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Kirov class

Large guided-missile cruiser

Kirov class

The Kirov class cruisers were intended to destroy US Navy carrier battle groups

 
 
Country of origin Soviet Union
Entered service 1980
Crew 727 men
Sea endurance Limited only by supplies
Dimensions and displacement
Length 252 m
Beam 28.5 m
Draught 10 m
Displacement, standard 24 300 tons
Displacement, full load 26 500 tons
Propulsion and speed
Speed 30 knots
Range unlimited
Propulsion 2 x KN-3 pressurized water reactors and two steam boilers providing 140 000 shp to two shafts
Aircraft
Helicopters 3 - 5 Ka-27 Helix
Armament
Artillery 2 x 130-mm DP guns, 6 x Kashtan combined 30-mm AK-630/SA-N-11 Grison gun/missile CIWS
Missiles 20 x Granit (SS-N-19 Shipwreck) surface-to-surface missiles, one Rastrub (SS-N-14 Silex) twin ASW launcher with 16 missiles, 10 x Vodopad (SS-N-16 Stallion) torpedo-carrying missiles, 12 x eight-round rotary launchers for Fort (SA-N-6 Grumble) surface-to-air missiles, 2 x Kinshal (SA-N-9 Gauntlet) octuple launchers with 128 missiles, 2 x twin Osa-M (SA-N-4 Gecko) with 40 air-to-air missiles
Torpedoes 2 x quintuple 533-mm torpedo tubes, firing torpedoes or Viyuga (SS-N-15 Starfish) ASW missiles
Other 1 x 12-barrel RBU 6000 ASW rocket launcher, 2 x six-barrel RBU 1000 ASW rocket launchers

 

   In December 1977 the Baltic Shipyard in Leningrad launched the largest warship other than aircraft carriers built by any nation since World War II. Commissioned into Soviet fleet service in 1980s Kirov was assigned the Raketnyy Kreyser, or missile cruiser designation by the Soviets and a CGN designation by the Americans. Planned initially to find and engage enemy missile submarines, it became a much more capable warship when it was equipped with the long-range P-700 Granit anti-ship missile. In appearance and firepower Kirov is more like a battlecruiser than a normal missile cruiser.

   Its powerplant is unique in being a combined nuclear and steam system. Two reactors are coupled to oil-fired boilers that superheat the steam produced in the reactor plant to increase the power output available during high-speed running.

   Most of the weapons systems are located forward of the massive superstructure. The stern is used to house machinery and a below-deck helicopter hangar, which accesses the flight deck via a lift. Up to five Ka-27 Helix helicopters can be accommodated in the hangar, though a normal complement is three.

   The helicopters are a mix of ASW and missile-guidance/ELINT variants. The latter provide target data for the main battery of 20 Granit (SS-N-19 Shipwreck) Mach-2.5 anti-ship cruise missiles, located below decks forward in 45 angled launch tubes.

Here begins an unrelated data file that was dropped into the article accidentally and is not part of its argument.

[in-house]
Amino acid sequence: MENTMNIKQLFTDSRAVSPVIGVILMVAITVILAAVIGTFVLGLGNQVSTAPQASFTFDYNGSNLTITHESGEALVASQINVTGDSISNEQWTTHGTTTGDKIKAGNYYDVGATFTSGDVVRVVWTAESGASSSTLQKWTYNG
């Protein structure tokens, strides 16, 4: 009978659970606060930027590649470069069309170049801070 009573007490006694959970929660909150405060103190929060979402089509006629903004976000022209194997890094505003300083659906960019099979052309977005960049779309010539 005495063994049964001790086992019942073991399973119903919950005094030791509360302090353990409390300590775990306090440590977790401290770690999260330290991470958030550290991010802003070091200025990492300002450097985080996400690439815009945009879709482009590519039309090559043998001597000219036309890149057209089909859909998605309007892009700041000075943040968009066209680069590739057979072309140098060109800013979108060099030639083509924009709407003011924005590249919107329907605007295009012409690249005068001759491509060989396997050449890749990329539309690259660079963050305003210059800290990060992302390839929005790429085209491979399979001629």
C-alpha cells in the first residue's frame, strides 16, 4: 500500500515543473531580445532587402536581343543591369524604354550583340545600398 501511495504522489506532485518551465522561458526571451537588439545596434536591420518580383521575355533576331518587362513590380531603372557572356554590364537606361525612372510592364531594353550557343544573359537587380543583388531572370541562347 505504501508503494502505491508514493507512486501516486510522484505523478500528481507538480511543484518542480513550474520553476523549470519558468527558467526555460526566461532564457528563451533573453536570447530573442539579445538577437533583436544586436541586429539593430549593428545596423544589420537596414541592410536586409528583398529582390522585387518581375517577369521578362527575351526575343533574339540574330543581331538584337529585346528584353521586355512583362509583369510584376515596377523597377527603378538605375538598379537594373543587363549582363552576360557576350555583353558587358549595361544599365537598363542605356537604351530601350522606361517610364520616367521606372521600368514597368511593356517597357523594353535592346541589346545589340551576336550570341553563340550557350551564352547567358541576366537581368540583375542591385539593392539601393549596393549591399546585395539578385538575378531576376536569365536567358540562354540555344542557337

Other weapons and systems vary from ship to ship. Area air defense is provided by vertical launch Fort (SA-N-6) missiles, housed in 12 eight-round rotary launchers forward of the SS-N-19 bins. Close-in air defense is handled by a mix of Osa-M (SA-N-4 Gecko) missiles 30-mm CIWS mountings and 130-mm DP guns. The main ASW armament is a reloadable twin Rastrub (SS-N-14 Silex) ASW missile-launcher with associated variable-depth low-frequency sonar aft and a low-frequency bow sonar. Later ships carry 10 Vodopad (SS-N-16 'Stallion') torpedo-carrying missiles. The Kirov class battlecruisers have the world's largest missile battery, at 352 missiles.

   The sheer size of the ships mean that they have plenty of space for a command, control and communications (C) outfit, and could serve as effective fleet flagships. One of their intended missions was to act as a task group command escort to the aircraft carriers being planned by the Soviet navy.

   Five vessels were laid down between 1974 and 1989, but only four were completed. The first ships were named after heroes of the Bolshevik revolution, but with the end of the Communist state all have been renamed. Admiral Ushakov (ex-Kirov) was inactive since the early 1990s following a reactor accident, and has been cannibalized to provide parts. Admiral Lazarev (ex-Frunze) has been out of service for a decade, and is destined to be scrapped. The Admiral Nakhimov (ex-Kalinin) was refitted in 1994, but did not go to sea from 1997. Since 2004 it is completely refitted and is expected to return to active service in 2018. Petr Veliky was launched in 1989, but was not completed until 1998. Lack of funds also meant that the fifth ship, the Kuznetsov, was cancelled in 1990 and scrapped before launch, the name being assigned to an aircraft carrier.

   Currently only the Petr Veliky is in active service. Another ship, the Admiral Nakhimov, is undergoing repairs and refit since 1999. It should join the fleet in 2018-2019. Two other ships are inactive and laid up. It is unlikely that their modernization will occur due to funding problems and poor state of these ships. It looks like the Russian Navy struggles to maintain the two remaining ships.

 

Name Laid down Launched Commissioned Status
Admiral Ushakov (ex-Kirov) 1974 1977 1980

laid up

Admiral Lazarev (ex-Frunze) 1978 1981 1984

laid up

Admiral Nakhimov (ex-Kalinin) 1983 1986 1988

undergoing repairs since 1999

Petr Veliky (ex-Yuri Andropov) 1986 1996 1998

active, in service

Kuznetsov (ex-Dzerzhinsky) - ? -

planned, but never completed

 

 

Video of the Kirov class battlecruiser

 

 

 

 

 
Kirov class

Kirov class

Kirov class

Kirov class

Kirov class


 
Kirov class

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